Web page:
Nick’s Note: In our search for money-making opportunities, we’re always looking to protect our downside. That’s why at the Daily, we always stress the importance of risk management. Whether it’s cryptocurrencies, stocks, or commodities, you should never invest more than you can lose.
Today, we hand it off to master trader and longtime PBRG friend Jeff Clark. Jeff learned the hard way that you shouldn’t put too much money into any one idea. But the lesson allowed him to retire by age 42…
By Jeff Clark, editor, Market Minute
I was only 19 years old when I made my first options trade.
I had a gut feeling the market was going to go higher… so I bought four S&P 100 call options at $1.50—a total investment of $600. A few hours later, the options were trading at $4.50. I sold and took the $1,200 profit—a 200% gain. And I was hooked on options forever.
My next trade was in IBM. I bought 10 calls for $1. This time, it took a couple days to double my money. Next, I bought Digital Equipment put options… which nearly tripled in just a few days.
I made 17 trades during my first six weeks as a trader. Every single one was a winner.
Going 17 for 17 was a remarkable feat for a rookie trader—especially since I wasn’t using any sort of fundamental or technical analysis. I was just going with my gut.
But I was careful not to put more than $1,000 or $2,000 into any single trade. And I still managed to turn my $5,000 brokerage account into $50,000 in just six weeks…
And then I decided it was time to get serious. No more tiny trades. I was too good for the small stuff. For whatever reason, I had figured out a way to beat the market.
Heck, I had just rattled off 17 straight triple-digit winners. So I decided to take the $50,000 in my account, add to it my $25,000 in savings, and put it into a handful of options trades.
You can probably guess what happened next.
The stock market has a habit of humbling folks who think they’ve figured it out. For me, the humbling started right away.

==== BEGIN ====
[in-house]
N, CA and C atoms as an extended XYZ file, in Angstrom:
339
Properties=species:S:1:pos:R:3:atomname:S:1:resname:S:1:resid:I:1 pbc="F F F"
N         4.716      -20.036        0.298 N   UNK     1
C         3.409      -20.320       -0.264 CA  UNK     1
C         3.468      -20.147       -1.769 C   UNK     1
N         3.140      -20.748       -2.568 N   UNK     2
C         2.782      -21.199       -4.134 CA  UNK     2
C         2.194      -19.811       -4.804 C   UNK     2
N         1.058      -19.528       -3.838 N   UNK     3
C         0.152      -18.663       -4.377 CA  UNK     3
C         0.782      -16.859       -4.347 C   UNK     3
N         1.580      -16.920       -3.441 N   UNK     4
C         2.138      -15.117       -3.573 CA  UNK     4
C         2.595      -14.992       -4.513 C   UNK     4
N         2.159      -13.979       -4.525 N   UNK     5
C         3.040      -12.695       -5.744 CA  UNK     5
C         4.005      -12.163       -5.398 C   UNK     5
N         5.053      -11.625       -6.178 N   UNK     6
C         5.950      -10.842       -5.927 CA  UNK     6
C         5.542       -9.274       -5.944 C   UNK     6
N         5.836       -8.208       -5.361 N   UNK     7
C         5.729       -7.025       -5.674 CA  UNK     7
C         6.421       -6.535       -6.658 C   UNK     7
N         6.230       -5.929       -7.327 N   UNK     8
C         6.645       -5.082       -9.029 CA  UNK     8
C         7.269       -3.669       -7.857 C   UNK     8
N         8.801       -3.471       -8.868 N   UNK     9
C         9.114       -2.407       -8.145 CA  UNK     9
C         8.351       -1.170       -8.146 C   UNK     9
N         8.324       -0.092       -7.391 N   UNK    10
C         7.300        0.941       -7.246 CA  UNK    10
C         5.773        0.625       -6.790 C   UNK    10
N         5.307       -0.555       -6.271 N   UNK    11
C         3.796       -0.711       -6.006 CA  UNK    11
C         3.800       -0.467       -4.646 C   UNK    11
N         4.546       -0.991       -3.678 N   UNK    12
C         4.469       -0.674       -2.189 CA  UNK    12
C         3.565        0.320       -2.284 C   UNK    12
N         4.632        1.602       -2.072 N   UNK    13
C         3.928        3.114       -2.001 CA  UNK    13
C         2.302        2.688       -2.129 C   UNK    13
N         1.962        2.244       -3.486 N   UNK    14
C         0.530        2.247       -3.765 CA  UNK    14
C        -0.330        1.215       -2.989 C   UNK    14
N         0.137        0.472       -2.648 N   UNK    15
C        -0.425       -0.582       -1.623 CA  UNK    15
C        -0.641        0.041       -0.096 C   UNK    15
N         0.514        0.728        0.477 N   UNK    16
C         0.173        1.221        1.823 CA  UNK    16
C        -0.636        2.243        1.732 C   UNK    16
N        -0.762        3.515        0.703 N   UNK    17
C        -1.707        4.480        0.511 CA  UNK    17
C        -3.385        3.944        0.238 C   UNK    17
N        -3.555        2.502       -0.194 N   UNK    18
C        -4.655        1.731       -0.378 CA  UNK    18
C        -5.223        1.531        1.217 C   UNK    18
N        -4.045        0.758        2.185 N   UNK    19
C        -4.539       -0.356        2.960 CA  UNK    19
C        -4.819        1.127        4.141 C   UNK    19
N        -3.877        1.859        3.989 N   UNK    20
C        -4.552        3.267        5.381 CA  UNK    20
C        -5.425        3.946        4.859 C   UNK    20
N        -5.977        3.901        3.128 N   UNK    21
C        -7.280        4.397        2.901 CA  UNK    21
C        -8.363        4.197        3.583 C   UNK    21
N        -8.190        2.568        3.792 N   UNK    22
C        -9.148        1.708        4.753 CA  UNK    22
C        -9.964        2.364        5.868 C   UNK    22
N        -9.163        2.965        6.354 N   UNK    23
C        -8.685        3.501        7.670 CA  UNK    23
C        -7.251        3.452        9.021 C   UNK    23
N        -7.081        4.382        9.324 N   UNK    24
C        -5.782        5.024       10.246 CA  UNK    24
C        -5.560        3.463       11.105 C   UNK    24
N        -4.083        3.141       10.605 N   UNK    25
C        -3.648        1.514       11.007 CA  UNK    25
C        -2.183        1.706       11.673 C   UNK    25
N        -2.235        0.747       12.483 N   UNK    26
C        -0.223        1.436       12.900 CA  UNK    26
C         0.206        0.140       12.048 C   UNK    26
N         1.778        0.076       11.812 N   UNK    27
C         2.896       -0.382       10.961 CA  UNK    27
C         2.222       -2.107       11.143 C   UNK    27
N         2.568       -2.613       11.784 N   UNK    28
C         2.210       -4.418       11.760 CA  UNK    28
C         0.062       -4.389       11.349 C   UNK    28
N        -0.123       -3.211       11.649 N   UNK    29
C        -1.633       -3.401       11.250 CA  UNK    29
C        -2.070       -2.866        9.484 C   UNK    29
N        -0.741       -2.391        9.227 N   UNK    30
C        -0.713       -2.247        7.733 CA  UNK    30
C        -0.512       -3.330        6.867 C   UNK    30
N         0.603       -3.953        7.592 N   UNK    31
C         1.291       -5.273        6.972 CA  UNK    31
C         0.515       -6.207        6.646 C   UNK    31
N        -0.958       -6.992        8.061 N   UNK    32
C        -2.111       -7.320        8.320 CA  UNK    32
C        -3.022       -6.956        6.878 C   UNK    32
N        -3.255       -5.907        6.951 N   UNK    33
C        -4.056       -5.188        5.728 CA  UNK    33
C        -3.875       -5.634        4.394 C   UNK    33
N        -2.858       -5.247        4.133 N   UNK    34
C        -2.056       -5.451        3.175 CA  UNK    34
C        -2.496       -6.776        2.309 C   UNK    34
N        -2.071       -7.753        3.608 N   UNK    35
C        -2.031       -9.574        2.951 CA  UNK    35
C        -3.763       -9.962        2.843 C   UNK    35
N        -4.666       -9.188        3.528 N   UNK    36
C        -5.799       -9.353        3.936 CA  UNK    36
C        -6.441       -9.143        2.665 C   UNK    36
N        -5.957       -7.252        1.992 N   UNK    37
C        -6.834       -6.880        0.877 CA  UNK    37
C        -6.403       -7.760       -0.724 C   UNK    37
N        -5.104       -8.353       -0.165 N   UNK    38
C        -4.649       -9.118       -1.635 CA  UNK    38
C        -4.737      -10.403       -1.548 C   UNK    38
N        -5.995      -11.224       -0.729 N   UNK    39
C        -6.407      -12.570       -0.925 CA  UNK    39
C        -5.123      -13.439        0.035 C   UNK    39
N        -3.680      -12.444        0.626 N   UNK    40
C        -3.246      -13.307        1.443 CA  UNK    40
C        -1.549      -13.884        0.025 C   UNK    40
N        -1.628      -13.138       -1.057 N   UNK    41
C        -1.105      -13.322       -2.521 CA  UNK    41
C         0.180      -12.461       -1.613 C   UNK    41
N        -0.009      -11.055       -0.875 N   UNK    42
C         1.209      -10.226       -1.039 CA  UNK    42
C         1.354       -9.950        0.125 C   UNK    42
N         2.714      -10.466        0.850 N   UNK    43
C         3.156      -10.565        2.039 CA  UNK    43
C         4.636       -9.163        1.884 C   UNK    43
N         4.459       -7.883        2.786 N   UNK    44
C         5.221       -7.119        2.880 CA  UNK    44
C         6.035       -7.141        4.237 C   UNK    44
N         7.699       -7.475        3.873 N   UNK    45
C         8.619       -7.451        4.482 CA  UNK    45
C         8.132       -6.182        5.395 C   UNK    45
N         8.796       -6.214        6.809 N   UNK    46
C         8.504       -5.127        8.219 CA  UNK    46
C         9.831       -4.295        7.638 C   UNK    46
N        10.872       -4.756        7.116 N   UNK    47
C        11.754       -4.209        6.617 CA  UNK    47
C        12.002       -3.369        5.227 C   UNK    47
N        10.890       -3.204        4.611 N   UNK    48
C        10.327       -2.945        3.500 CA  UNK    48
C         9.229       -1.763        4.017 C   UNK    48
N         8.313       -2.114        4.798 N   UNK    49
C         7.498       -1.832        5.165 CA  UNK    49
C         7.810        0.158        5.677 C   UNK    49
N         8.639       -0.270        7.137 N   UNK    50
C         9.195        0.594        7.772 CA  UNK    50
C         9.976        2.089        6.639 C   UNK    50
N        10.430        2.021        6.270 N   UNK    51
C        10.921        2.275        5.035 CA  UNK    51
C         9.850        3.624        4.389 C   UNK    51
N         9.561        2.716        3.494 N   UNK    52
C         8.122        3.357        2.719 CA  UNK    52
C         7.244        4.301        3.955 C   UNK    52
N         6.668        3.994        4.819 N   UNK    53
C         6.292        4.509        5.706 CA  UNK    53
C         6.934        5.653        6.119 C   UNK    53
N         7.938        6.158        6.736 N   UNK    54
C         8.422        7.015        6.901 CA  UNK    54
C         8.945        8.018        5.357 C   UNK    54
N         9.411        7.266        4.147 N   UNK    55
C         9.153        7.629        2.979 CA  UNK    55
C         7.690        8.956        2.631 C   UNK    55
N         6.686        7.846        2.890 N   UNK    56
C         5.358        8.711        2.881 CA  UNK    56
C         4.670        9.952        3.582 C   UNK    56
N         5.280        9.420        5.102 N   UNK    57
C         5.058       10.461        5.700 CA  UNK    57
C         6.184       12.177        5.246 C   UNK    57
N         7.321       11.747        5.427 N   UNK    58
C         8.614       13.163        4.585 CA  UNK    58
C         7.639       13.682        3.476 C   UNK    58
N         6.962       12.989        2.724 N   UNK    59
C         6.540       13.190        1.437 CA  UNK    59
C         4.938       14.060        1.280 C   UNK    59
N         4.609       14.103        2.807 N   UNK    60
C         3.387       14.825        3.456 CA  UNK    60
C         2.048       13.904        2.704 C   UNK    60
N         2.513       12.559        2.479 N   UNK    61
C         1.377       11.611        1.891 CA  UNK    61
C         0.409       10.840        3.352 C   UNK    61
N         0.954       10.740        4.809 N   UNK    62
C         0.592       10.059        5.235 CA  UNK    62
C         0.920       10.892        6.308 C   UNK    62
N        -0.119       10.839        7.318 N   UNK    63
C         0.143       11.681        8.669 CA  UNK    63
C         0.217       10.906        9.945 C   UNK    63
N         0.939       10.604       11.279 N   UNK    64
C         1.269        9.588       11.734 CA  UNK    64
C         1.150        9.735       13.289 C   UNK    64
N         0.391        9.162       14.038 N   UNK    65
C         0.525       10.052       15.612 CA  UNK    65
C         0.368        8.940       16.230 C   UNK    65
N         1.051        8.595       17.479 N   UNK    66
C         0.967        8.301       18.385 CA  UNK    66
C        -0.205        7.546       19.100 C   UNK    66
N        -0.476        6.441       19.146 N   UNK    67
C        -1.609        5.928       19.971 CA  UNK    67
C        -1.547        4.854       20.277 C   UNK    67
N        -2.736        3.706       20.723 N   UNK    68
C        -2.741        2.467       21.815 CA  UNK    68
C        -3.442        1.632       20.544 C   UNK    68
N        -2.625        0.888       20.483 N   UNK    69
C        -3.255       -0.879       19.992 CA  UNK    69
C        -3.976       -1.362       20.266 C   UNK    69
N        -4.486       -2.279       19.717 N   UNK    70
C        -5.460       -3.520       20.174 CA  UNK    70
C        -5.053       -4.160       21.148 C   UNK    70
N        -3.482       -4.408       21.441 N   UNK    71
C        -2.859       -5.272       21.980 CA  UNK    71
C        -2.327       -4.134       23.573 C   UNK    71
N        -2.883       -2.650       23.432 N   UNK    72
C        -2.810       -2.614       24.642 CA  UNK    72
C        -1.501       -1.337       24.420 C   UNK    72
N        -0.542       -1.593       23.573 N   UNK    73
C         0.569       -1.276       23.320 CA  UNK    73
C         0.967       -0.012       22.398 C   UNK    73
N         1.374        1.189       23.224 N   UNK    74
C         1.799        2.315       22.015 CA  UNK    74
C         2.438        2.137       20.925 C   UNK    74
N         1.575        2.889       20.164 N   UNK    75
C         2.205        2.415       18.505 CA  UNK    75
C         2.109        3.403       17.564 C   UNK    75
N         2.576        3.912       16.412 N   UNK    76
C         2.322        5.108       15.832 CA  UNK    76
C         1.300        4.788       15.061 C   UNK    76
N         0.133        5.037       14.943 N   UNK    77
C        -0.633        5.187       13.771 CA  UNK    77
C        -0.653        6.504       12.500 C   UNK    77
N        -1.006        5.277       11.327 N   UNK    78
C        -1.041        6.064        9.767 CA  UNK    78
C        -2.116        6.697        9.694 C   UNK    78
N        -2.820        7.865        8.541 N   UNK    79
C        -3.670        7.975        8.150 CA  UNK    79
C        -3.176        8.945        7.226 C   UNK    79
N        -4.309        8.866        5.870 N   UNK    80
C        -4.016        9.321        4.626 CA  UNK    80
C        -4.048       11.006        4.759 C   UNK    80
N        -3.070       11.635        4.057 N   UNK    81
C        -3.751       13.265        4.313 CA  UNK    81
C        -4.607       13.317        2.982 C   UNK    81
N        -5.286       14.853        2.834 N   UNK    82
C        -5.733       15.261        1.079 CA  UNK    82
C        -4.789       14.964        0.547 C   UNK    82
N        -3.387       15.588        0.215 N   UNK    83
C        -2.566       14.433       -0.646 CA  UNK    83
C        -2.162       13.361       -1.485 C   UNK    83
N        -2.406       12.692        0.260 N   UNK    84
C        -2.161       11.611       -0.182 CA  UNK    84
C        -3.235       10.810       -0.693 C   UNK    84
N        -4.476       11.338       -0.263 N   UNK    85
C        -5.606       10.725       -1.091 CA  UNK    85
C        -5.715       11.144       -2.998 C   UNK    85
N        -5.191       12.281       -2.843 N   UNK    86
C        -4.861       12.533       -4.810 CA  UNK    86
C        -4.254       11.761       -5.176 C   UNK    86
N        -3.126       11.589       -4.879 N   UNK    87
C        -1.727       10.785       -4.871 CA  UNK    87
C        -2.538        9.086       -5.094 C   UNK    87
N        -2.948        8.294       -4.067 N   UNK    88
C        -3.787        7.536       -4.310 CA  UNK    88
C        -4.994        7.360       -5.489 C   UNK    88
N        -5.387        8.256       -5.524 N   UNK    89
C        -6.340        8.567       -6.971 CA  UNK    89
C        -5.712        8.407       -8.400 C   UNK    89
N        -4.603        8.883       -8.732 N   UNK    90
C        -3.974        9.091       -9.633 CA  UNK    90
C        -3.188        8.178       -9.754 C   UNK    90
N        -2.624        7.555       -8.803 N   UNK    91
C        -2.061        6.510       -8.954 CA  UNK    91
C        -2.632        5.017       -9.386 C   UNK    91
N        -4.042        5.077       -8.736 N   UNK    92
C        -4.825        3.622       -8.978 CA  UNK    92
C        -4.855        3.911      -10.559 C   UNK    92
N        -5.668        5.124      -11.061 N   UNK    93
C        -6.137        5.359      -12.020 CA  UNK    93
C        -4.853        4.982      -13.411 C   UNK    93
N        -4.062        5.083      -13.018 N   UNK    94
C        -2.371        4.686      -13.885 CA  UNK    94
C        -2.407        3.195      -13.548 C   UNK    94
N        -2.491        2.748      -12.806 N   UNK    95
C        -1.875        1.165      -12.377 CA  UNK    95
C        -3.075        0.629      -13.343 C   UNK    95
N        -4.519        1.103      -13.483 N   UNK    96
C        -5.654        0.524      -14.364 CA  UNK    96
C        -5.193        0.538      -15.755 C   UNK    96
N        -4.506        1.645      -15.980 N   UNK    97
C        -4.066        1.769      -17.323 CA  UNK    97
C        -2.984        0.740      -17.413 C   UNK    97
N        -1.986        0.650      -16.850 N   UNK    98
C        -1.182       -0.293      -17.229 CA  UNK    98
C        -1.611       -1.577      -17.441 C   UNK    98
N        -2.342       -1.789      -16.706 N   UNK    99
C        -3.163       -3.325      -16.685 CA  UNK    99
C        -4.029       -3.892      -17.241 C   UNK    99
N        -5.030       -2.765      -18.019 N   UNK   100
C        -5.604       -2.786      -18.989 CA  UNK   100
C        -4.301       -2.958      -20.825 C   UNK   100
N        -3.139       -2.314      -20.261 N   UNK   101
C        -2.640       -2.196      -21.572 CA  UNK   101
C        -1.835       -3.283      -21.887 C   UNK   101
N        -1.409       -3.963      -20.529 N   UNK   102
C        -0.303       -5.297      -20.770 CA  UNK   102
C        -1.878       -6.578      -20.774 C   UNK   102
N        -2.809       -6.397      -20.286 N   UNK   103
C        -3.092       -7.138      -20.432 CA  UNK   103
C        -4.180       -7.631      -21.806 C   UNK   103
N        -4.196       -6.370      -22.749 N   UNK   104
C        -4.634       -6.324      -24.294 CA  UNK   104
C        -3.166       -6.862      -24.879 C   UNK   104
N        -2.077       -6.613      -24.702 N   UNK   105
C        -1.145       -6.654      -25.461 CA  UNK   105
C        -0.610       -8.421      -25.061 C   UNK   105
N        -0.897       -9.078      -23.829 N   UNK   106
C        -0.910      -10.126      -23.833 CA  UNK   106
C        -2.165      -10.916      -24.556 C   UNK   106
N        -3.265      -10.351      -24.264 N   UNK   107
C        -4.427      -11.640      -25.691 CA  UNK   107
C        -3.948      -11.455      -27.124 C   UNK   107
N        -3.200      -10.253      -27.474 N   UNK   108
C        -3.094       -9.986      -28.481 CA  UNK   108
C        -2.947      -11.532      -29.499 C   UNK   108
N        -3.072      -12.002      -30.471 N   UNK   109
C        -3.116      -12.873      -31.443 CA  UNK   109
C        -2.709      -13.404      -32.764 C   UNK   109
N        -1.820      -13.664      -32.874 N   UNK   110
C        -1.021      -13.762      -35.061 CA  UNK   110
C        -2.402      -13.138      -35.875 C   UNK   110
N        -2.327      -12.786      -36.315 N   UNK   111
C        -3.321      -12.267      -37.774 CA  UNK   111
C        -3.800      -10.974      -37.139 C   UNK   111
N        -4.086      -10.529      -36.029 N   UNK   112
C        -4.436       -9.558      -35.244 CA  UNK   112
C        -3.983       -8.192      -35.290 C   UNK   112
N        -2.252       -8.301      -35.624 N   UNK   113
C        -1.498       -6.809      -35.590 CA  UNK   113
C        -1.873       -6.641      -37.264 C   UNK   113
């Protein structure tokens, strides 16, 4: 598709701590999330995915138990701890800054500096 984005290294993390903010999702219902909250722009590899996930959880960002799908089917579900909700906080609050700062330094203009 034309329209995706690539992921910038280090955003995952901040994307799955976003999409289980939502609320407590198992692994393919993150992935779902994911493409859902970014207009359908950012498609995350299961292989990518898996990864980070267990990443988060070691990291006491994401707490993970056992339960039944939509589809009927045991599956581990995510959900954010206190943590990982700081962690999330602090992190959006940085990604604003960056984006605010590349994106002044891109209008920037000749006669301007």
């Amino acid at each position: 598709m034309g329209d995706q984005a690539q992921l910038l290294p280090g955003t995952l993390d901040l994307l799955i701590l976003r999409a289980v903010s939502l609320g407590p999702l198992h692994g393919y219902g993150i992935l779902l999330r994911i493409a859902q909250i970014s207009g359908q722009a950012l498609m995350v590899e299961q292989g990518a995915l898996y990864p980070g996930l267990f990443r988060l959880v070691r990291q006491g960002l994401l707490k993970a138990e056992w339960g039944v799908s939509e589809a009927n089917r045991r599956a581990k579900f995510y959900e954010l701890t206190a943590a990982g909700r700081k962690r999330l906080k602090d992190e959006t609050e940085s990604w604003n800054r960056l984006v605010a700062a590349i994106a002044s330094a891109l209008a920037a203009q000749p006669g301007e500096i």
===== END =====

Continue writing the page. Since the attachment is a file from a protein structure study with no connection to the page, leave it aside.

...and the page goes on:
At first, the positions started slightly moving against me. It was nothing to be concerned about. One good day would put everything back in the profit column.
But then, one by one, each position blew up on me. It was too painful to watch. I kept the television off and avoided reading the newspaper for fear I’d see something bad about the stock market and my positions.
When I finally got up enough courage to call the branch manager and check on the status of my account, I learned all the gains I had built up over the previous six weeks were gone.
“Just sell everything,” I said.
That was an expensive lesson to learn. But it’s one every options trader learns at some point. I was just fortunate it happened to me early in my career.
You see, that experience changed how I looked at trading. Instead of using options as vehicles for speculation—a way to juice my returns and get more bang for my buck—I started using them the way they were intended to be used: as a way to reduce risk.
Today, I still do my fair share of speculating. But I’m not focused on how much money I can make. I’m focused on how little I can lose.
That’s a huge difference. It has allowed me to trade options successfully for nearly three decades. And it allowed me to retire at 42.
Best regards and good trading,
Editor, Market Minute
P.S. Like any honest trader will admit, this is far from the only horror story that’s occurred over my career. But my favorite story, which started out just as scary… ended quite differently.
You see, I’d learned from my previous mistakes… and turned what was almost a devastating loss into one of the biggest wins of my career. Click here to hear all about it.
Last month, world-renowned cryptocurrency expert Teeka Tiwari made the boldest prediction of his career during a live broadcast from Glenn Beck’s Dallas studios: Bitcoin is going over $65,000.
It was the largest event in our firm’s history, with nearly 50,000 people tuning in. As you can imagine, we were overwhelmed with questions—more than 16,000 from across the world.
Due to the demand, Teeka has agreed to do a live follow-up Q&A briefing on August 8 at 8 p.m. ET.